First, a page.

Greenfield: It’s such an outstanding performance that it’s still on the books—ever since October 22, 1938.
A&S: Tell me about a record attempt you witnessed.
Greenfield: I’ve seen a lot. You may have read about one that was set last year. It was by Arnold Ebneter, and he flew from Payne Field in Everett, Washington, nonstop to Fredericksburg, Virginia. I was observer on the landing end of that flight. He was flying a homebuilt of his own design. And he had been working on the design for literally decades, and he finally made it. He’s 82 years old. It was 2,327 miles; it was an 18 hour and 25 minute flight. I walked up to him as he was getting out of the airplane, and the first thing he said was, “I’m never doing that again.” And he won’t have to for a while. He broke a record that was set in 1984 [by American Frank Hertzler in a Vari-Eze], so the record had been on the books for a long time. And it was in [class] C1A, which is from 661 to 1,102 pounds [the longest nonstop flight in a small aircraft, less than 500 kilograms]. That was on July 26, 2010. He had been attempting this for four or five years, until he finally got the right weather for it. So that was a long time coming. He was waiting for the longest day, because he wanted to do it in the summertime when the daylight hours were the longest.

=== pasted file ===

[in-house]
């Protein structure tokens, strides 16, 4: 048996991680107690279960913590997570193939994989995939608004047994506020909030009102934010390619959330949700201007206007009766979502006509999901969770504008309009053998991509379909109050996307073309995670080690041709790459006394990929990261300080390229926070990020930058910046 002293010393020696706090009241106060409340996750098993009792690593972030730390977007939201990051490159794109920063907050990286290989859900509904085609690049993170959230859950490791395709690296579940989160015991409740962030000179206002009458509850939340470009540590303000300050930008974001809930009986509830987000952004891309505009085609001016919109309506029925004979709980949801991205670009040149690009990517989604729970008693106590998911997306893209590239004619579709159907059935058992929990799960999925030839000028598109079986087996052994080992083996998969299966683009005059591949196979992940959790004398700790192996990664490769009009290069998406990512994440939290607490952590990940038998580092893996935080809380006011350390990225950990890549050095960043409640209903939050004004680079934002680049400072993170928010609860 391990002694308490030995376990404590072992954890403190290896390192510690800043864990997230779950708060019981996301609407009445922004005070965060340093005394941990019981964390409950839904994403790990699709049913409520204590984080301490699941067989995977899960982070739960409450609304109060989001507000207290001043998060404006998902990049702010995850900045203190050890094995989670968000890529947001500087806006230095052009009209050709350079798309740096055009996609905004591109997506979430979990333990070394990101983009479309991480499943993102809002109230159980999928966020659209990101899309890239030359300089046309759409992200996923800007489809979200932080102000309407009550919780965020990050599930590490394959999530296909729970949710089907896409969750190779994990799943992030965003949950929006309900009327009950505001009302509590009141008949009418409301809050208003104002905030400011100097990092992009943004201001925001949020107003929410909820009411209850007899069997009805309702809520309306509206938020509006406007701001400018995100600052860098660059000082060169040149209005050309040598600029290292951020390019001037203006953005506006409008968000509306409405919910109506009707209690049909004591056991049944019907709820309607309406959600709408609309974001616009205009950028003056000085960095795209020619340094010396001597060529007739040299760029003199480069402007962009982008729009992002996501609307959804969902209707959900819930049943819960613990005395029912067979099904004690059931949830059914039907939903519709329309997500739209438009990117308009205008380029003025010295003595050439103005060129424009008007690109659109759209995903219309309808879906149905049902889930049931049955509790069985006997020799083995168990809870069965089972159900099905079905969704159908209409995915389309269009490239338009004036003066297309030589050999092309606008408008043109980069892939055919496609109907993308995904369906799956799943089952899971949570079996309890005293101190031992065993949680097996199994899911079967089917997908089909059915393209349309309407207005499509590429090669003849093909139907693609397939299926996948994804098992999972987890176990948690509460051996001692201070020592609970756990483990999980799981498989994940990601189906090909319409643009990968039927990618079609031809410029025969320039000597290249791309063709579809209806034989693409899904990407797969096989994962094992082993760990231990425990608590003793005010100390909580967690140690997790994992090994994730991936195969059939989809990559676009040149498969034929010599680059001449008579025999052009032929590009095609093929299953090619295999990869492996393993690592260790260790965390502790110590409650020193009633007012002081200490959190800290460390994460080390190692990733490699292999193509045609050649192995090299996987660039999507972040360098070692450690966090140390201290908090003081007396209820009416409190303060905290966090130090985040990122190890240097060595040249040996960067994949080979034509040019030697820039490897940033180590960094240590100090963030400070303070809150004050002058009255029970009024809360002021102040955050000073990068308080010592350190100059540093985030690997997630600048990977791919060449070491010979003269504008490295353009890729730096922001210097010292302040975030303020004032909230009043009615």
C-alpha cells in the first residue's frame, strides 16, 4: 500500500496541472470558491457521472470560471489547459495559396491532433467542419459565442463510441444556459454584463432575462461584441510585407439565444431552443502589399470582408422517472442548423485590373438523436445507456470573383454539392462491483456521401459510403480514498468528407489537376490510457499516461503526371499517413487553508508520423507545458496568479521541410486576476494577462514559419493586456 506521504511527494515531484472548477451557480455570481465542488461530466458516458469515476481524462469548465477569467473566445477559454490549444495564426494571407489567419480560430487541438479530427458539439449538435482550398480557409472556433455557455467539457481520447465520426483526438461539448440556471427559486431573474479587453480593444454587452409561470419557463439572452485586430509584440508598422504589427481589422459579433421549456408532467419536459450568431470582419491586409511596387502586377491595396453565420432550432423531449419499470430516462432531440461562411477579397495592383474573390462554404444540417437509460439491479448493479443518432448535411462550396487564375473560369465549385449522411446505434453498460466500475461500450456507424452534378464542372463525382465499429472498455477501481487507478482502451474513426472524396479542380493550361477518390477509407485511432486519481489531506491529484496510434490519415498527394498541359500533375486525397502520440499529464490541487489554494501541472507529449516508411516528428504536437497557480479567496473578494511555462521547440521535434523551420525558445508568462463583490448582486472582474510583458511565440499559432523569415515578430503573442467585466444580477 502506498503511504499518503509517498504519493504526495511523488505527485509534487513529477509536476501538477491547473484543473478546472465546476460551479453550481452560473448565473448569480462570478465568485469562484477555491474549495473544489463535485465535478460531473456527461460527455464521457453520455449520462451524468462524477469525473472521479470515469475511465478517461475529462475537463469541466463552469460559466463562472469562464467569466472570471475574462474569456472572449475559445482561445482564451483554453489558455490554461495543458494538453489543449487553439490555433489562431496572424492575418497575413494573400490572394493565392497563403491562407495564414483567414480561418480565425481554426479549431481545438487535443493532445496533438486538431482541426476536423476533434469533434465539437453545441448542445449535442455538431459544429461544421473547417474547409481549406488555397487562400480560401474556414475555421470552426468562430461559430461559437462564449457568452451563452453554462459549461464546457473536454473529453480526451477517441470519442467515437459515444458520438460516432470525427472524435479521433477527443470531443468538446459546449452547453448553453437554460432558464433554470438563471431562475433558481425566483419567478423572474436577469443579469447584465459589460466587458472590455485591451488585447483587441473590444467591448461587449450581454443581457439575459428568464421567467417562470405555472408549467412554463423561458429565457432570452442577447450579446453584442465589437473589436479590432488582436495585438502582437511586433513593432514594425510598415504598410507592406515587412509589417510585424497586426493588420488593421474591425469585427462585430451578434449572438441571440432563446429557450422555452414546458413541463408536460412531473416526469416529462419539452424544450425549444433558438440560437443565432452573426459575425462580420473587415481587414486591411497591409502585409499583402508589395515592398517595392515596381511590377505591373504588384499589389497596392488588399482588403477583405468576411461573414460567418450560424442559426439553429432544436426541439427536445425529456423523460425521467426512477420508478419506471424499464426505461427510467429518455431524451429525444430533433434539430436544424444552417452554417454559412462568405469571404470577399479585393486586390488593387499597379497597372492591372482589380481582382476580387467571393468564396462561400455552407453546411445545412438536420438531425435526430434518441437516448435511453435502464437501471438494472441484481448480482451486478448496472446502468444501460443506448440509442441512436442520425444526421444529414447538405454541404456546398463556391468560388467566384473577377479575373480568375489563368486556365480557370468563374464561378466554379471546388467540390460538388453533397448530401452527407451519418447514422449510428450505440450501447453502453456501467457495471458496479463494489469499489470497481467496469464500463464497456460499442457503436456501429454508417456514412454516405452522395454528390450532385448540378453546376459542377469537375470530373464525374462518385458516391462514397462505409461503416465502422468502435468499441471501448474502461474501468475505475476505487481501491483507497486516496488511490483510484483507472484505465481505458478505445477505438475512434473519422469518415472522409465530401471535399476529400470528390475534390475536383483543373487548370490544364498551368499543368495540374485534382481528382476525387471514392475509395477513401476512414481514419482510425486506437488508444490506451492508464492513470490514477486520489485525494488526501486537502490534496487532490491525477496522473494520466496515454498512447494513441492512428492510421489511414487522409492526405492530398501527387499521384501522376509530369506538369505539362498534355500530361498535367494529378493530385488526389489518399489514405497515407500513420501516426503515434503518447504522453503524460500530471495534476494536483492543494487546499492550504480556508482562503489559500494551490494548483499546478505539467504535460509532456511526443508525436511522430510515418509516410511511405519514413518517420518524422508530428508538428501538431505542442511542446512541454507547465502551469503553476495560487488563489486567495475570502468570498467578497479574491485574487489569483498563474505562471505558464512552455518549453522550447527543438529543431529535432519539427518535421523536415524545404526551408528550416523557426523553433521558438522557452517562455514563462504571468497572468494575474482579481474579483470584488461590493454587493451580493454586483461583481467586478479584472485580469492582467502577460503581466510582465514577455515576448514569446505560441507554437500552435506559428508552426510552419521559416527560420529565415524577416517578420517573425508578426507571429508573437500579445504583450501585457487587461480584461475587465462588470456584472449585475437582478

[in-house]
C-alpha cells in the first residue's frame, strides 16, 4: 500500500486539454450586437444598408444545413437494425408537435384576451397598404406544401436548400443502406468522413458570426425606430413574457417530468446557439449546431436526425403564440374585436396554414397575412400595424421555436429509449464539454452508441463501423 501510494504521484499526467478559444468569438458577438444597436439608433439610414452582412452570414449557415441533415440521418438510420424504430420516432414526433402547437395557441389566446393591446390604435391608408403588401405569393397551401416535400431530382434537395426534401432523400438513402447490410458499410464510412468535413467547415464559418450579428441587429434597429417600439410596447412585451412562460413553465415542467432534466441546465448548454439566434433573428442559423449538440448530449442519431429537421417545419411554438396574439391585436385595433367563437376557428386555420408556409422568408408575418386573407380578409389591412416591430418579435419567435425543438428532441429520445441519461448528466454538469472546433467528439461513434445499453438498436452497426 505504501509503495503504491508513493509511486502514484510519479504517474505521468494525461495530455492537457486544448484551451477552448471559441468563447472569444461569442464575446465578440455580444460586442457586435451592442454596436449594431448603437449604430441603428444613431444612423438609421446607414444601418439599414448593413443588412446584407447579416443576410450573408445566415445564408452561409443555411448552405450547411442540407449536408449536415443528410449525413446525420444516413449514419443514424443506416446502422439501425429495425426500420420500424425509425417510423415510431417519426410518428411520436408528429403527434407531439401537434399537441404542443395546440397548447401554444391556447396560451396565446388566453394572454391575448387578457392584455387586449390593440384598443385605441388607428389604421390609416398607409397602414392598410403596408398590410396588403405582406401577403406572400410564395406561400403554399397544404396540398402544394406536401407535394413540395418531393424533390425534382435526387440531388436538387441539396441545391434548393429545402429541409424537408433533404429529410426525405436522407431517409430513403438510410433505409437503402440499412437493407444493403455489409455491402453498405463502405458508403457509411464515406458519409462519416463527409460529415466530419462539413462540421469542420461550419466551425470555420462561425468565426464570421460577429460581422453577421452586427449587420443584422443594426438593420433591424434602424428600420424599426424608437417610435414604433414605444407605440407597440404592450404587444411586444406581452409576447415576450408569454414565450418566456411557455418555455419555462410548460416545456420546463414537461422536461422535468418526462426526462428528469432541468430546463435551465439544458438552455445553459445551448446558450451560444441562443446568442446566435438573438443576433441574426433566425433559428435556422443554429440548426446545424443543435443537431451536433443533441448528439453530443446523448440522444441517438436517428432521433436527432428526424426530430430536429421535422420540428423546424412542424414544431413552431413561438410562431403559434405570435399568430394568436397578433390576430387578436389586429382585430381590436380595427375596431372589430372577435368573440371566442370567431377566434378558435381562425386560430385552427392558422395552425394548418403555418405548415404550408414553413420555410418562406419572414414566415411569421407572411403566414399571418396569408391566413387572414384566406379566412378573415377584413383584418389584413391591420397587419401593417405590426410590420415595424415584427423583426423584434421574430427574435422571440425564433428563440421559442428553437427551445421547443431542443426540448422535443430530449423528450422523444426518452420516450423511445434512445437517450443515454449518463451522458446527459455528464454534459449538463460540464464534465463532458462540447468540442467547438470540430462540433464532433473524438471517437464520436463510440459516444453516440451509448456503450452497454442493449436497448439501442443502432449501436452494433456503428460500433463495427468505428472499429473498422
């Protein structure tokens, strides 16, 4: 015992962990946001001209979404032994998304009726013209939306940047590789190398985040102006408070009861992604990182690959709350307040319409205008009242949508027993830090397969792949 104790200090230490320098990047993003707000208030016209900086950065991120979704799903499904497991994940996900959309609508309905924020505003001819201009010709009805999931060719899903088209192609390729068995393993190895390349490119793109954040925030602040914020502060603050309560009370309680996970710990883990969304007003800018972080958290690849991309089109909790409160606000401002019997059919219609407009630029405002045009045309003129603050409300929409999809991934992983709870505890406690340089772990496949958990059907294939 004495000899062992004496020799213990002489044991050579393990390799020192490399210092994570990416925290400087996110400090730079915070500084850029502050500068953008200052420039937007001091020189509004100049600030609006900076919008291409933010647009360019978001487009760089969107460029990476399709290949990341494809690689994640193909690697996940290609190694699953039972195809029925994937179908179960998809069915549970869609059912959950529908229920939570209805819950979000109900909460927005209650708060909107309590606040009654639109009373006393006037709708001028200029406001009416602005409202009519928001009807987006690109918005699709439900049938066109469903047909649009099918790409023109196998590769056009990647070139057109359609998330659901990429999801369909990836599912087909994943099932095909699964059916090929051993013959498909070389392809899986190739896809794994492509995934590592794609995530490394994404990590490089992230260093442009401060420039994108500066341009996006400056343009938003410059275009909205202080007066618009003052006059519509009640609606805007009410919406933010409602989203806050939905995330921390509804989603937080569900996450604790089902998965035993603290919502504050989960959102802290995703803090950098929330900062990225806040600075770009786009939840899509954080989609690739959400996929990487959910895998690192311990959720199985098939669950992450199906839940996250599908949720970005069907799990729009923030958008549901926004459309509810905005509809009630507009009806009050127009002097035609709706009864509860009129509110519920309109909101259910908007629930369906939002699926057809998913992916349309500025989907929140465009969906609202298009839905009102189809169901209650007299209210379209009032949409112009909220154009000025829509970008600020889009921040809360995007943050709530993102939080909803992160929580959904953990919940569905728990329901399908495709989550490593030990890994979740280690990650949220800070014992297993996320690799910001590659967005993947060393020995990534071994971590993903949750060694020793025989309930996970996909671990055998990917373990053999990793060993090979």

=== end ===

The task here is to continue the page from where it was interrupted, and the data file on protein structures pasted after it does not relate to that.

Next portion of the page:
A&S: Do a lot of people try and break multiple records, or are they like this man, who tried multiple times to break a single record?
Greenfield: I think this one was a little unusual for someone to have gone after it so many times. I don’t think he actually launched any of the other years. I think that a lot of people, once they’ve done it, it kind of gets in their blood. They make one record attempt, and then they really take a liking to it, and start looking for other records to go after.
A&S: Since you’re in charge of the records, do you get first dibs on witnessing attempts?
Greenfield: I can’t say yes to that, because I’d have 10 other people who would be upset if I did! When we assign the observer we try to find someone with expertise in that particular area, and also we want to make sure that the observer is independent and doesn’t have an interest in the record that’s being attempted.
A&S: About the city-to-city records: Why do you think they’re so popular? Is it an easier record to break?
Greenfield: I think, generally speaking, it can be done over a normal, fairly routine flight with a little extra planning, and probably that’s the reason.
A&S: What sort of time commitment is it? When you went to witness the Fredericksburg flight, how long did that take?